Crime & Justice

Lula announces new indigenous land demarcations

Rio de Janeiro, Sep 5 (EFE).- Brazilian President Luiz Inácio Lula da Silva announced Tuesday the demarcation of several indigenous territories, one of the promises made since his candidacy, during the celebration of the Amazon Day.

“September 5 is the day of the Amazon (…). We are going to have an activity at the Planalto Palace, and we will delimitate some indigenous and environmental protection areas”, assured the progressive leader in the program he broadcasts weekly through social networks.

The announcement comes at a time when the Supreme Court analyzes indigenous rights to ancestral lands, a controversial issue confronting native peoples and the powerful agricultural sector.

Since last week, the justices of the highest Court have been discussing the constitutionality of the legal thesis known as “temporal framework,” which holds that indigenous peoples only have the right to the lands they occupied on October 5, 1988, the date of promulgation of the Brazilian Constitution.

The thesis, much criticized by the indigenous peoples, would prevent the demarcation of lands that traditionally belonged to the native peoples, lands that in 1988 had already been occupied by farmers or ranchers, sometimes by force.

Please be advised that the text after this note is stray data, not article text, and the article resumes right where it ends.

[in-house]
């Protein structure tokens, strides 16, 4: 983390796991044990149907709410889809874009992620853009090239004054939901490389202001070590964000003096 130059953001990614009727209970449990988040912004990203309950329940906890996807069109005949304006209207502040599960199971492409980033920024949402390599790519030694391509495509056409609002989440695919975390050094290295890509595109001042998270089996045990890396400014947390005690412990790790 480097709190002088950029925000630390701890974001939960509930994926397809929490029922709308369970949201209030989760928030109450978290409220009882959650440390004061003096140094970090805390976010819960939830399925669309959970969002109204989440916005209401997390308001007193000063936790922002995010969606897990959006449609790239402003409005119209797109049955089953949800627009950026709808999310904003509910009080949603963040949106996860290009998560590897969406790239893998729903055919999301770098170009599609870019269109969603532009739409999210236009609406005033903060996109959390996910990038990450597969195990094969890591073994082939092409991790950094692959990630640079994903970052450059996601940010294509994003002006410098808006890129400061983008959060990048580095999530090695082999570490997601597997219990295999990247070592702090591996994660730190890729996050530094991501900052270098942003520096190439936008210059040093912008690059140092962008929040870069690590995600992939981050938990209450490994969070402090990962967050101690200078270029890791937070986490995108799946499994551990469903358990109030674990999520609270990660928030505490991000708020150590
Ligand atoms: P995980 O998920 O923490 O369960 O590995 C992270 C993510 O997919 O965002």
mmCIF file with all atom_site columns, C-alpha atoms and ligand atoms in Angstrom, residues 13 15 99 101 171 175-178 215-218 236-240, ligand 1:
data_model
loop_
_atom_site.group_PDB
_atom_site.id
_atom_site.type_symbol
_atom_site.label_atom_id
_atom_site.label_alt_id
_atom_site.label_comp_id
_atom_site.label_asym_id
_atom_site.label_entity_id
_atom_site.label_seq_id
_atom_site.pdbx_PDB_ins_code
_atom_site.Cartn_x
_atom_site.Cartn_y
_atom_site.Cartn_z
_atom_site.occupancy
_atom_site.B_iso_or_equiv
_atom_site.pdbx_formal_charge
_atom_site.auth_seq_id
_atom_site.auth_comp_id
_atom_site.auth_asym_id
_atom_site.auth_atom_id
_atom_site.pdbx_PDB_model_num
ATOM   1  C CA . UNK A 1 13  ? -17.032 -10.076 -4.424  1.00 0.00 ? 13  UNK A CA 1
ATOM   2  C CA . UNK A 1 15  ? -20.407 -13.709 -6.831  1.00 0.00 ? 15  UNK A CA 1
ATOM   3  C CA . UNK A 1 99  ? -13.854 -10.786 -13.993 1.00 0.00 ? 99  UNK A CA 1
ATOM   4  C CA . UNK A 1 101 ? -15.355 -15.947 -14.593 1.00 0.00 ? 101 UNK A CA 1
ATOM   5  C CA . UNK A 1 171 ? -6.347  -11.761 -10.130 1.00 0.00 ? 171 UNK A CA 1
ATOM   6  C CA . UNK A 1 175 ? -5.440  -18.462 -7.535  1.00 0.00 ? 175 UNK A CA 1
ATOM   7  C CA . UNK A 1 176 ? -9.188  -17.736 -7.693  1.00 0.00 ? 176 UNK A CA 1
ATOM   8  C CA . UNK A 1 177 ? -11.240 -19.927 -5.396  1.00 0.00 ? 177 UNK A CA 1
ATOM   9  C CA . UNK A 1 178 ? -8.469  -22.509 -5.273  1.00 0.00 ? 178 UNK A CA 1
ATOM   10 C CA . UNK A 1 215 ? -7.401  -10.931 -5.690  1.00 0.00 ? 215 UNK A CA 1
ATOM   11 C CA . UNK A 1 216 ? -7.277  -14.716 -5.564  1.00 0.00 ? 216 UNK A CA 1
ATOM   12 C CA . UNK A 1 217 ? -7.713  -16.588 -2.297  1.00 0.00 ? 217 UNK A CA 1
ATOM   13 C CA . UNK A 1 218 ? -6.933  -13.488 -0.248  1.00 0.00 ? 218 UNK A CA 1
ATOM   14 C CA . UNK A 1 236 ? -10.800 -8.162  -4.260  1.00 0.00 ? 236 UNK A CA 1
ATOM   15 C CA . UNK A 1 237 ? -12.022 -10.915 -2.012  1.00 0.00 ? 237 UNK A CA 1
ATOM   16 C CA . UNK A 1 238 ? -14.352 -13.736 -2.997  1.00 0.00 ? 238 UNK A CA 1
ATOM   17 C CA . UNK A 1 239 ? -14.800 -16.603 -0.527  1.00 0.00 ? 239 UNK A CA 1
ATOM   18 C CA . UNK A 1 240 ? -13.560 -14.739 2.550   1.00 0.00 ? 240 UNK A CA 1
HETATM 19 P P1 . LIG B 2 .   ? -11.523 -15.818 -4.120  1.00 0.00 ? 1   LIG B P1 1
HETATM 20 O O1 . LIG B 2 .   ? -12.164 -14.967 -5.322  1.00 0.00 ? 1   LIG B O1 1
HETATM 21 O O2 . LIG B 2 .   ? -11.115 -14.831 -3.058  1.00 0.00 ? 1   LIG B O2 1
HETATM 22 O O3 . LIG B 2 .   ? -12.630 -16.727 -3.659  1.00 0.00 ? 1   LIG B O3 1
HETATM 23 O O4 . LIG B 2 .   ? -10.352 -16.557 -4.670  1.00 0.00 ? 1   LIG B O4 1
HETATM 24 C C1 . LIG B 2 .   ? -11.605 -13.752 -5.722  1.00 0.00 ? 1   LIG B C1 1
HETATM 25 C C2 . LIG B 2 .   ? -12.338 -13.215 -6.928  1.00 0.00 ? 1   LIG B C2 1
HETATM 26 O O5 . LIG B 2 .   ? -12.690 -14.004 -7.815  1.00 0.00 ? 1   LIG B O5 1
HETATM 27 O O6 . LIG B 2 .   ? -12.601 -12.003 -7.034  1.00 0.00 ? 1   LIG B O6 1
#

In May, the Lower House approved, by a majority, the bill establishing the temporary framework for the demarcation of indigenous lands, which still needs to be approved by the Senate, something which the Court’s decision may influence.

According to official data, native peoples in Brazil occupy 13.7% of the national territory, with 610 indigenous lands, of which 487 have an actual delimitation.

Of this total, the vast majority are located in the Brazilian Amazon, with 329 demarcated areas.

The demarcation of indigenous territories was utterly paralyzed during the four years of the government of the ultra-right-wing Jair Bolsonaro, who also promoted measures to allow mineral exploitation in these areas, although environmental laws protect them. EFE


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